Listen to them. If they can express their frustrations to someone, it may help to ease their tension. Ask them to take a walk or jog with you. Exercise helps relieve stress. Help them get involved with parent groups (Naperville Mom’s Network comes to mind) so they can reach out to other parents and strengthen their network.

  1. Reach out to friends, neighbors or family members with children.

Offer to babysit to give the parent a respite. Everyone needs a break now and then.

  1. Encourage the children you know.kids-286834_640

Be positive to the children around you. Make them feel needed, wanted and important. Cross words can be very hurtful and can last longer than you think.

In DuPage County, the number of children living in poverty and those who have been abused has increased exponentially over the last decade. But that trend doesn’t have to continue. We can work together to help turn the tide.

There are many organizations where you can volunteer in order to make a difference in a child’s life, with Project HELP being one of them. That is what the staff and volunteers at Project HELP are focused on each and every day. I am pleased to be able to work with these great men and women who are so dedicated and focused on empowering parents, nurturing families and strengthening communities!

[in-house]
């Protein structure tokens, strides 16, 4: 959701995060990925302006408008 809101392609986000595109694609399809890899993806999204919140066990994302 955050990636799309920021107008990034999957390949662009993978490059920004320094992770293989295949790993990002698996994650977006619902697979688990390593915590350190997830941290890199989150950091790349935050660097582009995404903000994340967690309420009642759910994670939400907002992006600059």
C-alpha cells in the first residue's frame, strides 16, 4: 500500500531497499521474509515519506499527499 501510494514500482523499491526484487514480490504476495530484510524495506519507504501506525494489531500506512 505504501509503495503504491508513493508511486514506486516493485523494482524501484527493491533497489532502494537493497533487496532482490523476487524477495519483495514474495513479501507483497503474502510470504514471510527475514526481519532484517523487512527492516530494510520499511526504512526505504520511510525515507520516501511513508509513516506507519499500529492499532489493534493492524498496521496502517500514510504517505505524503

As we begin National Child Abuse Prevention Month, let’s all make meaningful connections with children and families. Look to your passion and then make a difference somewhere!

 

Pam Albrecht is an outsourced social media and marketing manager with Albrecht & Associates. She provides marketing support to small business owners who don’t have the time, desire or knowledge to get their marketing tasks done themselves.

Being the Best You Can Be…For Your Children

Like most parents, I spend much of my weekend running to and from my kids’ activities. In my house, with three boys, I watch a lot of games – soccer, basketball, and hockey. But in other households, there are gymnastics meets, art classes, piano lessons, scouting events, theatre, and so many other choices.  We do all this running around because we want to see our kids involved, give them outlets for their energy, socialize, and expose them to new and interesting experiences. But, I think, there is also something else. I think we are all secretly hoping that our child excels in one of these things, and stands out as extraordinary. Am I right?